SALT LAKE CITY --The Outdoor Industry Association thinks Utah is poised to despoil some of the country's greatest recreation resources and they are poised to leave the state with that as one reason. On Wednesday they met with Governor Gary Herbert to say so.
"We have not and will not sit silently on threats to the nation's recreation infrastructure," the OIA said in a press release following their meeting with the governor.
"We may have some philosophical disagreements over public land management, but I am committed to hearing all sides of the issue,” Governor Herbert said.
A strange reality behind the meeting: the governor is not the prime mover behind the policy to claim federal lands and the state of Utah is not the political entity feeling the biggest threat from a possible convention move. It is Republican state representatives pushing the policy and Salt Lake City facing the big losses.
"The impact would be devastating to us. Not just economically, but emotionally," said David Everitt, Mayor Ralph Becker's chief of staff.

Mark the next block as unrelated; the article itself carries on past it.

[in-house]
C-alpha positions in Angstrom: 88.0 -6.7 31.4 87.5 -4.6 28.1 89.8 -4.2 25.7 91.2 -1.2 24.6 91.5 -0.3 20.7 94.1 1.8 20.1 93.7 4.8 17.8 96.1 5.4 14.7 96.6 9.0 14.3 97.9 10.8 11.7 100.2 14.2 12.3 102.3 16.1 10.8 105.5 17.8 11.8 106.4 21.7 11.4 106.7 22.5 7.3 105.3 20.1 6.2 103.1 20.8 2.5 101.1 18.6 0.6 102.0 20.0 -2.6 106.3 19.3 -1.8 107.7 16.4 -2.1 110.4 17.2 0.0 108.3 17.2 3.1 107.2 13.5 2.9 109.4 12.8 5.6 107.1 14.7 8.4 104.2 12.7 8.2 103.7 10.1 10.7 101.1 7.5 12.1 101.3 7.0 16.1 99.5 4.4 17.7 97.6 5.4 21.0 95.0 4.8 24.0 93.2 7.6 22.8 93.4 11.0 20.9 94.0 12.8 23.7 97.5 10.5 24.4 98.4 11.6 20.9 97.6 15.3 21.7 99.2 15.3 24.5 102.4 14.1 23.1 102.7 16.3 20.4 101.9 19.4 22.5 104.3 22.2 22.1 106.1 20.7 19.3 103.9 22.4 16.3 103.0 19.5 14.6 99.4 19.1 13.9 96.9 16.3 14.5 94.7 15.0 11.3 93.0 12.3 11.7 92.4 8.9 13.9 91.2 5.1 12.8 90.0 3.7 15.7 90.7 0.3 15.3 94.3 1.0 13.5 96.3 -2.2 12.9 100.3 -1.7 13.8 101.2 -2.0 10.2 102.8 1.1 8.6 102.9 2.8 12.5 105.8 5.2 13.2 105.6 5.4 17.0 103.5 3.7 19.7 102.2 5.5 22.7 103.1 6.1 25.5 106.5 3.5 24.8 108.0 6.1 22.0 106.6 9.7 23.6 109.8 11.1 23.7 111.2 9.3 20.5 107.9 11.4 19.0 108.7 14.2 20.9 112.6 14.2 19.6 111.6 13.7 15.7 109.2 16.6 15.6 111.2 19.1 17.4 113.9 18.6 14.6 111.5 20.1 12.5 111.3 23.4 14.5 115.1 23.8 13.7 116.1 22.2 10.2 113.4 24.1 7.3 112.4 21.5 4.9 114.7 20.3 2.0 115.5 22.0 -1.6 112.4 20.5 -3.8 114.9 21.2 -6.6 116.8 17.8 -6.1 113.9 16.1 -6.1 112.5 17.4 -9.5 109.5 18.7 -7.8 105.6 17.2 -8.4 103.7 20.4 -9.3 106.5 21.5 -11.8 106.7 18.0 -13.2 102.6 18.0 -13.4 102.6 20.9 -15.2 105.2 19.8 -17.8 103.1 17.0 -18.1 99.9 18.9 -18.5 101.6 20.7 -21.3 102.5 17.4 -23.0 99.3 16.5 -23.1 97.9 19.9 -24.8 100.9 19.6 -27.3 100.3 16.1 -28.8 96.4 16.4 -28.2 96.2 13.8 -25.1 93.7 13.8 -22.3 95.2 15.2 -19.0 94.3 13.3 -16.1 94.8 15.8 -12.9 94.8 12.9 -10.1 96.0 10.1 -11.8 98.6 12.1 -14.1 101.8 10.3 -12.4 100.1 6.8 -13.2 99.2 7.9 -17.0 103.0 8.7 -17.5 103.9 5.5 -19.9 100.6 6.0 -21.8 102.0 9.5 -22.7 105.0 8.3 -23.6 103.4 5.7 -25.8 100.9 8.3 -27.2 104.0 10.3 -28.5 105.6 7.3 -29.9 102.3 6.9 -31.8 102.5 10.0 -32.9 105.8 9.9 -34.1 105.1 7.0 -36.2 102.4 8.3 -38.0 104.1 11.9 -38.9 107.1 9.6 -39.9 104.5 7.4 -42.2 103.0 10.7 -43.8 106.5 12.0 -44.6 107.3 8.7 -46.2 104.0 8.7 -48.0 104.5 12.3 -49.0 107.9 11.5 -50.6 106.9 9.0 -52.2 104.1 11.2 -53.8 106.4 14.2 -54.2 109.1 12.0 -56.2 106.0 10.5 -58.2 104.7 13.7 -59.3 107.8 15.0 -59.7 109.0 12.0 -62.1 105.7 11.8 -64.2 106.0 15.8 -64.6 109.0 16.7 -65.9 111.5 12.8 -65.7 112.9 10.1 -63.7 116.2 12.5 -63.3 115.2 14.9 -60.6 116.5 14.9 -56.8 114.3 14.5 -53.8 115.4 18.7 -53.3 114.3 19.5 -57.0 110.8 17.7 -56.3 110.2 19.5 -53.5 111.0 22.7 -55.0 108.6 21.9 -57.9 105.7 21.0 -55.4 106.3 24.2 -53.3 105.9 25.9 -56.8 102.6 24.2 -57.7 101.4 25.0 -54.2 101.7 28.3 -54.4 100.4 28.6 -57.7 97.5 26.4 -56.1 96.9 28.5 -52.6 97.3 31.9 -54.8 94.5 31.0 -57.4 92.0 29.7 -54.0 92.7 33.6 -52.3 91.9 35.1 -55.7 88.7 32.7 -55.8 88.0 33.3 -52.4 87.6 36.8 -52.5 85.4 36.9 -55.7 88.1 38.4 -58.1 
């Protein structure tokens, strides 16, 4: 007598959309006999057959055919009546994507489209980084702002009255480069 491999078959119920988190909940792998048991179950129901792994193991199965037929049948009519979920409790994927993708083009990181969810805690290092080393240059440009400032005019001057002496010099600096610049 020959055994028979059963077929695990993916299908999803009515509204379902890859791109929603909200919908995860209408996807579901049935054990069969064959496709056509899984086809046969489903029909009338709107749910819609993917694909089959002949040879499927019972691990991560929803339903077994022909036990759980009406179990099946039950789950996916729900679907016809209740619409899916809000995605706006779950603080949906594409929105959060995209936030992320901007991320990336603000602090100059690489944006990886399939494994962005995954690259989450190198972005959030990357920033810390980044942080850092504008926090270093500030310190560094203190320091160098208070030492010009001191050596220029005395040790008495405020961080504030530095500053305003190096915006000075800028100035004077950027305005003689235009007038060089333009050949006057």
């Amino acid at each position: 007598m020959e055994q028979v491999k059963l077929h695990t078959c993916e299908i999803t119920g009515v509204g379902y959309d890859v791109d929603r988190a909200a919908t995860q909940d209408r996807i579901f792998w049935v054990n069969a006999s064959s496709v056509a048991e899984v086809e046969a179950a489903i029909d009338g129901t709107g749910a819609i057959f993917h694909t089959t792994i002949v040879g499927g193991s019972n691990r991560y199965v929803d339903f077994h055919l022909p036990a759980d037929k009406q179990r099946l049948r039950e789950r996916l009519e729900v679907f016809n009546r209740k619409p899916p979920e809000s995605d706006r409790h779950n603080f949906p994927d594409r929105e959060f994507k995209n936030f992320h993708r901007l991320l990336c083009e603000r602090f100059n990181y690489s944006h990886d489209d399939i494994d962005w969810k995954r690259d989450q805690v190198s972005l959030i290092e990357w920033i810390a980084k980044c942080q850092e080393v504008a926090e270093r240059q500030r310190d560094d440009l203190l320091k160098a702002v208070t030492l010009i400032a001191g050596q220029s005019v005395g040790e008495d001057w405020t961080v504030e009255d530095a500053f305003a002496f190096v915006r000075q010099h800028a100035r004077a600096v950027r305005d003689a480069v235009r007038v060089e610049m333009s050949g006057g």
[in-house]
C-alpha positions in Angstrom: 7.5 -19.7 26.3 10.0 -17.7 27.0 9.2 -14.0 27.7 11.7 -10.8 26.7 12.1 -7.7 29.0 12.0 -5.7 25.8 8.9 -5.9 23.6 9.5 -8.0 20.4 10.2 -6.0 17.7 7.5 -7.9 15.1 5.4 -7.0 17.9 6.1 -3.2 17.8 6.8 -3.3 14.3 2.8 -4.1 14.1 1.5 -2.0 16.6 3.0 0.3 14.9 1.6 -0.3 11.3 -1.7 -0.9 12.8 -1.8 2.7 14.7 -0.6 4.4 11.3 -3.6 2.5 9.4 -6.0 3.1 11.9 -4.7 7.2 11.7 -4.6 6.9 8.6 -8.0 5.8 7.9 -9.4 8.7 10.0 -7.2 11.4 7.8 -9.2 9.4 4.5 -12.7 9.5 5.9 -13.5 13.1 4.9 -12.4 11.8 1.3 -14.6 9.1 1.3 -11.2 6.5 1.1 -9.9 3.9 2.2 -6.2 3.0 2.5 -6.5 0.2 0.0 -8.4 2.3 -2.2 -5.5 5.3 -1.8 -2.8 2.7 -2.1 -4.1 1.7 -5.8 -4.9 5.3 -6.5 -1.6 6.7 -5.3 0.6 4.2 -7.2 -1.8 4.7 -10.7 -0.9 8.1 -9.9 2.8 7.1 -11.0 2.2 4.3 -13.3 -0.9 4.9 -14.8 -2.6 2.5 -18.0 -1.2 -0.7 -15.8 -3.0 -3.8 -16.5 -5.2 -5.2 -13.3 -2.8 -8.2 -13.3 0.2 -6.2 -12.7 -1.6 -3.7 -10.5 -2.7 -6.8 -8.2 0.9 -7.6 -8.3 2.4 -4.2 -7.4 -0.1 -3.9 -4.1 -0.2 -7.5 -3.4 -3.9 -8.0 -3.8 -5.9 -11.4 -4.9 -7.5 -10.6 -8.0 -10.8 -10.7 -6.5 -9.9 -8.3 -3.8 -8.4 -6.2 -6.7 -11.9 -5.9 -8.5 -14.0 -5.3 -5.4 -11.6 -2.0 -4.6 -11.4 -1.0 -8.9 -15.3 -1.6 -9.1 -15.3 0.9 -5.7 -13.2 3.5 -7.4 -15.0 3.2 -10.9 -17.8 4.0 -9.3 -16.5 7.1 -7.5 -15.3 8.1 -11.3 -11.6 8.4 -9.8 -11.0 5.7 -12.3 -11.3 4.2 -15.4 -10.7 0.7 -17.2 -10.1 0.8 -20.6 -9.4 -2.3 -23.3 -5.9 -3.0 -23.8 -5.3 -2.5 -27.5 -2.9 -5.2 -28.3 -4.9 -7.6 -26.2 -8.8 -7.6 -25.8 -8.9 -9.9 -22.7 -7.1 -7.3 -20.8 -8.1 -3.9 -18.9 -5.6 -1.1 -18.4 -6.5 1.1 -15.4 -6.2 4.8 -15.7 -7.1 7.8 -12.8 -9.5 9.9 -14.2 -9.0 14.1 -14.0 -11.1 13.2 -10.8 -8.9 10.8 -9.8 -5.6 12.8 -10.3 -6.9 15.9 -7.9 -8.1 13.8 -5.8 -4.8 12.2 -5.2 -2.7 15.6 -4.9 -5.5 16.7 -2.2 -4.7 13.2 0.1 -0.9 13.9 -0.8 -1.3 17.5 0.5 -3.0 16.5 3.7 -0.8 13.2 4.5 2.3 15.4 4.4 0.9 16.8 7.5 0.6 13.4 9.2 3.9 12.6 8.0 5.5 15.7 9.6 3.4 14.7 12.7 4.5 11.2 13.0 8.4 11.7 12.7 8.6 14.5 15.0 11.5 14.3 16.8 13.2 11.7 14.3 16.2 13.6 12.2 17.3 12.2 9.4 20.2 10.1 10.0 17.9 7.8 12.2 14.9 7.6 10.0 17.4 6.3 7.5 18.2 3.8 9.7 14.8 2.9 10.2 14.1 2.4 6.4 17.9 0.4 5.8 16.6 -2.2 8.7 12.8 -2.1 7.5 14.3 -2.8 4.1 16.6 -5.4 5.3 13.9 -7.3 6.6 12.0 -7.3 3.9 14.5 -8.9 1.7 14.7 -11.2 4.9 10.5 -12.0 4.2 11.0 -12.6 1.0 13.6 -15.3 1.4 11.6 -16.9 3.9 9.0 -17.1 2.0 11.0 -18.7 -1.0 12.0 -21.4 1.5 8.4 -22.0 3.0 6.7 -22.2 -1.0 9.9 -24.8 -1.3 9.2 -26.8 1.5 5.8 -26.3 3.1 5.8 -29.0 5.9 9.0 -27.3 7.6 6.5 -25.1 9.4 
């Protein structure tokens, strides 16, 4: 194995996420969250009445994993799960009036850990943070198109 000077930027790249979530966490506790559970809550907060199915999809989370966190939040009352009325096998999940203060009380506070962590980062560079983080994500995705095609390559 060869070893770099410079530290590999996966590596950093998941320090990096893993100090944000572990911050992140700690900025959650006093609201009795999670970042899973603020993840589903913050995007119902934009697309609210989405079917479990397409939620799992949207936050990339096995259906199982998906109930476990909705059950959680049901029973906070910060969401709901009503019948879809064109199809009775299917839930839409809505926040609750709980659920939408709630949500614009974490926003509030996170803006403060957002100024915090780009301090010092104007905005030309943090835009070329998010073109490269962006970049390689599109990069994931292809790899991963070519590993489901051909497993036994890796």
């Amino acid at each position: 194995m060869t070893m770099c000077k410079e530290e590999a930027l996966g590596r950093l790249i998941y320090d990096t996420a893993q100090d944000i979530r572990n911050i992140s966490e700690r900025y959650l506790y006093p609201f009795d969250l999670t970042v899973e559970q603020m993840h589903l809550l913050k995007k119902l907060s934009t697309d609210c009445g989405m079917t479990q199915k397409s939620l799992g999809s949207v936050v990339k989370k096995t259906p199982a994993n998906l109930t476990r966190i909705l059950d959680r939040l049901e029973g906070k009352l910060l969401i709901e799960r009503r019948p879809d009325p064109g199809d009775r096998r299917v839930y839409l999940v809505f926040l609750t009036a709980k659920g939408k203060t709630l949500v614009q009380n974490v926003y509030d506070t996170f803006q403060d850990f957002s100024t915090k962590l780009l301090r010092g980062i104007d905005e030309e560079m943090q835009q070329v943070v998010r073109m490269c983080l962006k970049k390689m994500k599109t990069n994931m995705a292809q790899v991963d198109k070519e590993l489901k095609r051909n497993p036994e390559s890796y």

Everitt says Becker agrees with the Outdoor Industry Association and disagrees with the governor and state legislators who want to claim federal land for Utah.
Representative Ken Ivory, R-West Jordan, is in Washington D.C. While outdoor industry representatives lobby the governor, Ivory is in the halls of congress trying to galvanize conservative support for Utah to take back some of the 65 percent of state lands under federal control.
Ivory thinks the outdoor industry is being disingenuous.
"What it seems to me is maybe a political message on the way out the door," Ivory said.
The city feels the danger looming and wants to be a part of the conversation.
"It really is an identity issue. For us in Salt Lake City the values of outdoor retailer and the OR show, those really are Salt Lake City's values," said Everitt.